Tailored Hydrogel Microbeads of Sodium Carboxymethylcellulose as a Carrier to Deliver Mefenamic Acid: Transmucosal Administration


Babak Shirizadeh 1 , 2 , Maryam Maghsoodi 1 , 3 , * , Mitra Alami-Milani 1 , 2 , Sara Salatin 1 , 4 , Mitra Jelvehgari 1 , 3 , **

1 Drug Applied Research Center, Tabriz University of Medical Sciences, Tabriz, Iran

2 Student Research Committee, Tabriz University of Medical Sciences, Tabriz, Iran

3 Faculty of Pharmacy, Tabriz University of Medical Sciences, Tabriz, Iran

4 Research Center for Pharmaceutical Nanotechnology, Tabriz University of Medical Sciences, Tabriz, Iran

Corresponding Authors:

How to Cite: Shirizadeh B, Maghsoodi M, Alami-Milani M, Salatin S, Jelvehgari M. Tailored Hydrogel Microbeads of Sodium Carboxymethylcellulose as a Carrier to Deliver Mefenamic Acid: Transmucosal Administration, Jundishapur J Nat Pharm Prod. 2017 ; 12(4):e65324. doi: 10.5812/jjnpp.65324.


Jundishapur Journal of Natural Pharmaceutical Products: 12 (4); e65324
Published Online: November 30, 2017
Article Type: Research Article
Received: December 13, 2016
Revised: February 14, 2017
Accepted: November 14, 2017


Background: Mefenamic acid is a nonsteroidal anti-inflammatory drug (NSAID). NSAIDs produce an enhanced hazard of severe gastrointestinal adverse effects, specifically in elderly patients.

Objectives: The current study aimed at formulating mucoadhesive microparticles of mefenamic acid to improve the therapeutic efficacy and patient compliance

Methods: The microparticles were prepared by ionic gelation method sodium carboxymethyl cellulose (Na CMC) polymer. In the current study, the buccoadhesive microspheres holding various polymer-to-drug ratios were prepared and characterized by the following properties: encapsulation efficiency, FTIR (Fourier transform infrared) flowability, particle size, degree of swelling and surface pH, DSC (differential scanning calormetric), mucoadhesive property, retentive time, and release of drug

Results: The best polymer-to-drug ratio in the microspheres was 4:1 (as F3). The production yield of F3 microparticles showed a mean of 99.30%, with a particle size of 1905.46 µm and loading efficiency of 46.56%. The DSC showed that the mefenamic acid-loaded microparticles changed to amorphous form. Based on the FTIR results, the drug maintained its chemical stability during the encapsulation process. It was found that the prepared F3 microparticles had more release rate than the microparticles of F1, F2, and untreated mefenamic acid powder (P < 0.05). The microparticles exhibited very good retention time properties. The results of mucoadhesive strength and surface pH of discs showed better characterization of microparticles in buccal administration.

Conclusions: The formulations were appropriate candidates to improve microparticles for the remedial purposes.

1. Background

Mucoadhesion is considered as a state in which 2 components are stuck altogether to lengthen the duration of time by interfacial powers (1 component is of biological origin) (1). Among different transmucosal routes, buccal mucosa holds superb accessibility and fair immobility, which makes it an appropriate candidate for the administration of retentive dosage form (2).

Buccal-adhesive system represents some advantages including prevention of the hepatic first-pass metabolism, flexibility, biocompatibility, and fair patient therapy compliance. Besides, the buccal route increases the chance of controlled drug delivery (3).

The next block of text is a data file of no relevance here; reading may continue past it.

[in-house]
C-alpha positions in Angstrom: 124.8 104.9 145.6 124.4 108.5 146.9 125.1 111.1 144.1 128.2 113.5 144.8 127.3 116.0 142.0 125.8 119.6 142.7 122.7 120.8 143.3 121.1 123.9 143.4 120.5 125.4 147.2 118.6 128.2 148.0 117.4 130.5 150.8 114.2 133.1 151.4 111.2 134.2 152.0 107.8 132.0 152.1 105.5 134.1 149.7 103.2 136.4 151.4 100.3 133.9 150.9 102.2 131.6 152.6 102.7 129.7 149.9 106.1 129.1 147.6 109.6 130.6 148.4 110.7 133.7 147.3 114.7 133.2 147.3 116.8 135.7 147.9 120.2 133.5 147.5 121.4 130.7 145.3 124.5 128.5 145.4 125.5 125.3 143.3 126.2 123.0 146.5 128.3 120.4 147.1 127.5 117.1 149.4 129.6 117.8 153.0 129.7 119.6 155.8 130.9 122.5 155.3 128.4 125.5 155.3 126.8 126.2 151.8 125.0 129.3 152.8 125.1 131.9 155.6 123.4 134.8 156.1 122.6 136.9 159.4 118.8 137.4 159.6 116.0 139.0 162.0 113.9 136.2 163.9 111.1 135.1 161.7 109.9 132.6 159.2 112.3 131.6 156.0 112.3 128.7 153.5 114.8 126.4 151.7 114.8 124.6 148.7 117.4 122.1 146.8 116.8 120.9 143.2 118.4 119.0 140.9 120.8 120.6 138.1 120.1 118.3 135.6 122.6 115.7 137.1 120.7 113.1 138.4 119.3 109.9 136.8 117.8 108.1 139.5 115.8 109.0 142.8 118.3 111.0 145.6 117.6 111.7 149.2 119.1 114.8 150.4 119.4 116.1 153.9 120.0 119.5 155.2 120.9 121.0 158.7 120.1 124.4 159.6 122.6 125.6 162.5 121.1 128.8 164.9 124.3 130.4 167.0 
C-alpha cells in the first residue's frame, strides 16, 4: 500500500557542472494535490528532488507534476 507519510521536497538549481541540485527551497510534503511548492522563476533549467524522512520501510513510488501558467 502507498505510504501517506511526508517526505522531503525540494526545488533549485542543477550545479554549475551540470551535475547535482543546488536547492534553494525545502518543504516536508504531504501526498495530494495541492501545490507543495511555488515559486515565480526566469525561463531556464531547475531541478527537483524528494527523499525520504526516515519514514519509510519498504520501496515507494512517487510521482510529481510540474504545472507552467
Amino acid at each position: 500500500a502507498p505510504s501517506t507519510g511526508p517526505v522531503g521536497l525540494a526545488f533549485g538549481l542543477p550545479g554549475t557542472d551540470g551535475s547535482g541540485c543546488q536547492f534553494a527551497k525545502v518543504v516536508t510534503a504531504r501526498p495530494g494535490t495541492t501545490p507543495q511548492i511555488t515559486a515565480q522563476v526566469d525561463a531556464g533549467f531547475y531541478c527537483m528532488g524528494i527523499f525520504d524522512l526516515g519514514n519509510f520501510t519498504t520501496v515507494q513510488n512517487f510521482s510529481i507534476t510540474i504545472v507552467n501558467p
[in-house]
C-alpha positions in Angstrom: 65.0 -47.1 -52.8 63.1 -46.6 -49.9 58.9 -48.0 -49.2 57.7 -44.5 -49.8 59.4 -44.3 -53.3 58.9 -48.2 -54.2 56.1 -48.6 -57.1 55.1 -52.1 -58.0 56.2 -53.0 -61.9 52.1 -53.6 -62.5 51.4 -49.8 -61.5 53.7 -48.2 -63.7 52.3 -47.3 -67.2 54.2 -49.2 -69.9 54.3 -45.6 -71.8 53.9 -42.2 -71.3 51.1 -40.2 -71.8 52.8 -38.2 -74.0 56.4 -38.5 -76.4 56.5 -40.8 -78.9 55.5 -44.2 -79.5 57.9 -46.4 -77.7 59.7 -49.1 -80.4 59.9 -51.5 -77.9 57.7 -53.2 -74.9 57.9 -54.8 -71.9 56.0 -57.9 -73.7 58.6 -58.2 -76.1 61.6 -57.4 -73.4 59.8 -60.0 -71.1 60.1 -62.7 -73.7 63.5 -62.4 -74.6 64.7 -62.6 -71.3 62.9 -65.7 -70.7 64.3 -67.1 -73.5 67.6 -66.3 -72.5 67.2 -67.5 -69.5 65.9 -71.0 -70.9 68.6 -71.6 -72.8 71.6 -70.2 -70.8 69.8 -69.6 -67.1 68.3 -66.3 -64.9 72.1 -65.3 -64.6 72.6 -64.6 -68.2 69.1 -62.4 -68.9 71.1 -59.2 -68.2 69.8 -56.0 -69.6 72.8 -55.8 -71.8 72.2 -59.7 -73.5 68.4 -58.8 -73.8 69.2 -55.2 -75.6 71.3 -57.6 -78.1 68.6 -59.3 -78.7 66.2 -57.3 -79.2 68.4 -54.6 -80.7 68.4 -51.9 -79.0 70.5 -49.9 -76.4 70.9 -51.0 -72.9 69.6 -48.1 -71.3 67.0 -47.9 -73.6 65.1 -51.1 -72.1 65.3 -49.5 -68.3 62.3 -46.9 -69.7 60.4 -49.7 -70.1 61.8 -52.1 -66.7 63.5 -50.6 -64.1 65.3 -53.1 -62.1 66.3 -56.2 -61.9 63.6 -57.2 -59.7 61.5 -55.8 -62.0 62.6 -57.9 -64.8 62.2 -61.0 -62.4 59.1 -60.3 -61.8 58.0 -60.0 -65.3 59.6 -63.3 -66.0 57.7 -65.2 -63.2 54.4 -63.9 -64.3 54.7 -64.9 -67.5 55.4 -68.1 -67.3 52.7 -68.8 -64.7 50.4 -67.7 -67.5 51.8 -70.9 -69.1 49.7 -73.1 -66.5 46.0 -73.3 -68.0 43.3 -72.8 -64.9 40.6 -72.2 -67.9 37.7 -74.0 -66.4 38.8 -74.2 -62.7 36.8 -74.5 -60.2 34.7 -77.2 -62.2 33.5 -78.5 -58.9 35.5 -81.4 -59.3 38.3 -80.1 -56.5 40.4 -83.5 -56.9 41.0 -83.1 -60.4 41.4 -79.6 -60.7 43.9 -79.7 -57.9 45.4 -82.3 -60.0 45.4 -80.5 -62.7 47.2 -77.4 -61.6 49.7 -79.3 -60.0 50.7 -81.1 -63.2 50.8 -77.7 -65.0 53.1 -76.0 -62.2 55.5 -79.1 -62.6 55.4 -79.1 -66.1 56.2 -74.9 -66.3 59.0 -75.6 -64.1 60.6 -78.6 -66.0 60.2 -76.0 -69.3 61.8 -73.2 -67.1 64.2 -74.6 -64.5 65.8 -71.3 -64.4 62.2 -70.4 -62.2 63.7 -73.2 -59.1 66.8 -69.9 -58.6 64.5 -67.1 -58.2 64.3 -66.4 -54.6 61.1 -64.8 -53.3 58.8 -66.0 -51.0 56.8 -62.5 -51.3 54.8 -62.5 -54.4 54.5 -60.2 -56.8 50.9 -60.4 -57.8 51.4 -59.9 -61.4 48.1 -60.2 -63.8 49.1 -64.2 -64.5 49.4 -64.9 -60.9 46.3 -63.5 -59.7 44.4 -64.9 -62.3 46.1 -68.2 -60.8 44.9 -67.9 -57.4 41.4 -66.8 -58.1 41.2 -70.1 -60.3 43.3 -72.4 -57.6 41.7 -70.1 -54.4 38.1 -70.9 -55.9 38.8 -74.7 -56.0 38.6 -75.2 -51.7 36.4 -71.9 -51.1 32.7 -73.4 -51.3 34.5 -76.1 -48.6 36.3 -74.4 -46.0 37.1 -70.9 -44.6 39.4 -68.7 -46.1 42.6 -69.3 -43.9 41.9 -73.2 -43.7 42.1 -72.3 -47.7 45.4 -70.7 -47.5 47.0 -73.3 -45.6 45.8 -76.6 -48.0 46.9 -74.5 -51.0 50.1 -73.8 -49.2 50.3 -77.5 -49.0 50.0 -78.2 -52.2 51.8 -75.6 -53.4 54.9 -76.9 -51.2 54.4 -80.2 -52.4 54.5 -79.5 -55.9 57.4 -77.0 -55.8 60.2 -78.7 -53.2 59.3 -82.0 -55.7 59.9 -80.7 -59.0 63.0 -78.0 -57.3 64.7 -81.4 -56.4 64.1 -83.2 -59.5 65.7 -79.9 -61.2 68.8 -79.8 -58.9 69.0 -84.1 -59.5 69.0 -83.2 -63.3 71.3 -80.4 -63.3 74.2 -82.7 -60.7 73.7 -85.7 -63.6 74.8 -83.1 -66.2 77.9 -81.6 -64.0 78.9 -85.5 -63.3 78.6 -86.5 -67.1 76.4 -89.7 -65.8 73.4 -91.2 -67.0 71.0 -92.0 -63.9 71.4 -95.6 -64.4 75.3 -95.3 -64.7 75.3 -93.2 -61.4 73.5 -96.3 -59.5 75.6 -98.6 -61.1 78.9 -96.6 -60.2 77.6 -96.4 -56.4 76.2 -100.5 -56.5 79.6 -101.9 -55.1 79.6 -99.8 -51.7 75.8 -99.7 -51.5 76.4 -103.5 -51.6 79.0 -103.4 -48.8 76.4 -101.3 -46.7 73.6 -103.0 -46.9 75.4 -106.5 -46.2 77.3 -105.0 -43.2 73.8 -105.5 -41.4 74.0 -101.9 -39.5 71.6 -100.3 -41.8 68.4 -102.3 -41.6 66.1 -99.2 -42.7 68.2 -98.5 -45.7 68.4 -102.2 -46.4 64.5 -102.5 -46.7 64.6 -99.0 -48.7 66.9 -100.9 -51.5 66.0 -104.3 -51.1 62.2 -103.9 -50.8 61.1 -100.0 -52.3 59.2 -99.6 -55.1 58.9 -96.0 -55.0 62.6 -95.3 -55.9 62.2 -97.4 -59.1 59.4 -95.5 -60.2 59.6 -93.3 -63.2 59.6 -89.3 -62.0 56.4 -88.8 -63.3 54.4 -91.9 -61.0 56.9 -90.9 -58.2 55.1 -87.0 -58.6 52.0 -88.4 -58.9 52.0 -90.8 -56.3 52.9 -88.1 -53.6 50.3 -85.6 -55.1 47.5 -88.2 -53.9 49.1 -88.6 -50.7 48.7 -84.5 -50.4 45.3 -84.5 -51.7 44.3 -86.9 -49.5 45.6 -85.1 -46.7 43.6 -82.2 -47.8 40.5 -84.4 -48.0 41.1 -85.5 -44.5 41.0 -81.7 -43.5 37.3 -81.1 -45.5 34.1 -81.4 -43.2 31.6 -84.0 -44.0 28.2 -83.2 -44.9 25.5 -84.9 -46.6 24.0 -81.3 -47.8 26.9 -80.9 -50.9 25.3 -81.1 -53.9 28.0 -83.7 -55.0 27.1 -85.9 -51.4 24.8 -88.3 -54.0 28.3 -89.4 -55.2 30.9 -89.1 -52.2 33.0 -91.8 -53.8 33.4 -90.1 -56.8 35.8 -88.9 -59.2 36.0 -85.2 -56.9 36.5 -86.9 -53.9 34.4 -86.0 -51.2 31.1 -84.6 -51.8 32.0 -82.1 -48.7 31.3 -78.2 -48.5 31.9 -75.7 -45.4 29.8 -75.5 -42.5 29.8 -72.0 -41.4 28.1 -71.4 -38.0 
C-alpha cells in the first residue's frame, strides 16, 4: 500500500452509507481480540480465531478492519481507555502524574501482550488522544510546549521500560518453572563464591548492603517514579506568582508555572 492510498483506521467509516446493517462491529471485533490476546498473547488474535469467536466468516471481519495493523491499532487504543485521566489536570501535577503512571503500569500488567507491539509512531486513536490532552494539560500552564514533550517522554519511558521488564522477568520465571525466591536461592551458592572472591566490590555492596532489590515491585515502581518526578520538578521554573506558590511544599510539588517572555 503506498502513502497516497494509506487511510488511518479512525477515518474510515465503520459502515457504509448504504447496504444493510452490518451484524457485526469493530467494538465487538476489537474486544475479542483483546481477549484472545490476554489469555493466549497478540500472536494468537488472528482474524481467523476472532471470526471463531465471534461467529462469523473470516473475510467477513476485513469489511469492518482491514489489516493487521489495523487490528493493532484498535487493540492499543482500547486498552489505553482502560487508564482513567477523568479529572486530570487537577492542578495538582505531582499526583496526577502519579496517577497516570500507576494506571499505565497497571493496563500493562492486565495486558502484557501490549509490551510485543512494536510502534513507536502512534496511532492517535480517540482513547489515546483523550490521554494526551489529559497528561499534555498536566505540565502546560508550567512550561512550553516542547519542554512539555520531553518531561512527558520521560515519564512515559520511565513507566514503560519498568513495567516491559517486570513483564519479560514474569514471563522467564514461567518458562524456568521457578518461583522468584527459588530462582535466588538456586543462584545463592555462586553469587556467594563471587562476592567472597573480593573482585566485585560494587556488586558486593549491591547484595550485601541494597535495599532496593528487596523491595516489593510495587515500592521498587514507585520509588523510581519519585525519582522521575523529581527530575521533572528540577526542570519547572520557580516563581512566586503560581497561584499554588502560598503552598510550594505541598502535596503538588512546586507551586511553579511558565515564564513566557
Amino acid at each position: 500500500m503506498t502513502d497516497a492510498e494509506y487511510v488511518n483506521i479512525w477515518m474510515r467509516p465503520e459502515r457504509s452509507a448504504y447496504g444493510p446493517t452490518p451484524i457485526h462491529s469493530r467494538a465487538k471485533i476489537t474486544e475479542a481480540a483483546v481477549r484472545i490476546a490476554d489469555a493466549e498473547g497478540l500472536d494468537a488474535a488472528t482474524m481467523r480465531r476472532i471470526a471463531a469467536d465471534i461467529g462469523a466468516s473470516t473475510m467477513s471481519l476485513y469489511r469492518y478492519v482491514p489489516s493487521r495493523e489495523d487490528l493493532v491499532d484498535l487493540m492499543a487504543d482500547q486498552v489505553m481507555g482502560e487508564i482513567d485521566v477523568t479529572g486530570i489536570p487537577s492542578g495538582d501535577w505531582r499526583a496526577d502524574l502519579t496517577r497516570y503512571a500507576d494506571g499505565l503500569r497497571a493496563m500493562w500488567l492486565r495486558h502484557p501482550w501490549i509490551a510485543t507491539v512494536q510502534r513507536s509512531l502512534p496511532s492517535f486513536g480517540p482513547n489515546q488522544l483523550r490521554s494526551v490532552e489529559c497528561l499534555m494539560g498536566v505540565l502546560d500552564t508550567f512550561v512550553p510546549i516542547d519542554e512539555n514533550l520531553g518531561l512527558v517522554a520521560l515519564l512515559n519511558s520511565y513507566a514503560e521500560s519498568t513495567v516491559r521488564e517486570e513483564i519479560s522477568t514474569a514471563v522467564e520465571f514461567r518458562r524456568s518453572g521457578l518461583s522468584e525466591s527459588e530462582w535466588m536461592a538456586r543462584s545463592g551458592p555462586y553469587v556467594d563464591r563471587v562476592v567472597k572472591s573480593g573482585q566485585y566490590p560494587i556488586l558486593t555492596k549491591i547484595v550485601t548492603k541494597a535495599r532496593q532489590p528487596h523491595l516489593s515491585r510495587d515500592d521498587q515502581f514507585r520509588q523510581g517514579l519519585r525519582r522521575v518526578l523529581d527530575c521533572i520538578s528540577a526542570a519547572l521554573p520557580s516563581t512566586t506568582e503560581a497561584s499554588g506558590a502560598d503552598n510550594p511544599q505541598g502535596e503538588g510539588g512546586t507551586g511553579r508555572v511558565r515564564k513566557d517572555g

Adhesion may be comprehended as a procedure characterized by the sorption of an adhesive upon a substrate, and in a different situation as for instance in buccoadhesion, the next interpermeation of adhesive and substrate. These events need liquid-like (viscid) characteristics. In addition, the entirety of the mucoadhesive bond may be confirmed alone when the adhesive obtains mechanical force and time retention (4, 5). Hydrogel adhesives in fact have viscoelastic characteristics and therefore are appropriate for mucoadhesive systems as main materials (6, 7). The interpermeability of the hydrogel and the oromucosa are only probable when the ability to move polymer molecules is very adequate (8). Ionotropic gelation occurs on the basis of the capability of polyelectrolytes for cross-link in the presence of counter ions, therewith making hydrogel pellet, the so-called gel spheres. The hydrogel pellets are formed by pouring a drug-encapsulated polymeric solution within the aqueous solution of polyvalent cations. These cations are distributing into the drug-encapsulated polymeric globules, making a tridimensional lattice of ionotropic cross-linked section (9).

Mefenamic acid (MA) is known to be a component of the anthranilic acid derivatives or fenamate category of nonsteroidal anti-inflammatory drugs (NSAIDs), which reduces edema, ache, and pyrexia most likely via the prevention of cyclooxygenase activity and prostaglandin synthesis (10, 11). Recent studies showed that MA might be applied as a remedial agent in the Alzheimer disease (12, 13).

Prolonged-release MA pellets based on κ-carrageenan and cellulose acetate phthalate and sustained-release MA microparticles were produced using the acrylic polymers (14). MA microspheres (15) and MA matrix tablets (16, 17) were investigated in other studies.

2. Objectives

The current study intended to develop the MA beads of sodium carboxymethylcellulose (Na CMC) using CaCl2 as a cross-linking agent and to evaluate their encapsulation efficiency, swelling, and drug release behavior.

3. Methods

MA (Cat. No. M4267) and sodium carboxymethylcellulose (Na CMC) (Cat. No. 419273) were purchased from Sigma-Aldrich, USA. Ethanol, acetone, isopropyl alcohol, glycerin, calcium chloride dehydrate, dihydrogen phosphate monobasic, and hydroxide sodium were also purchased from Merck (Darmstadt, Germany).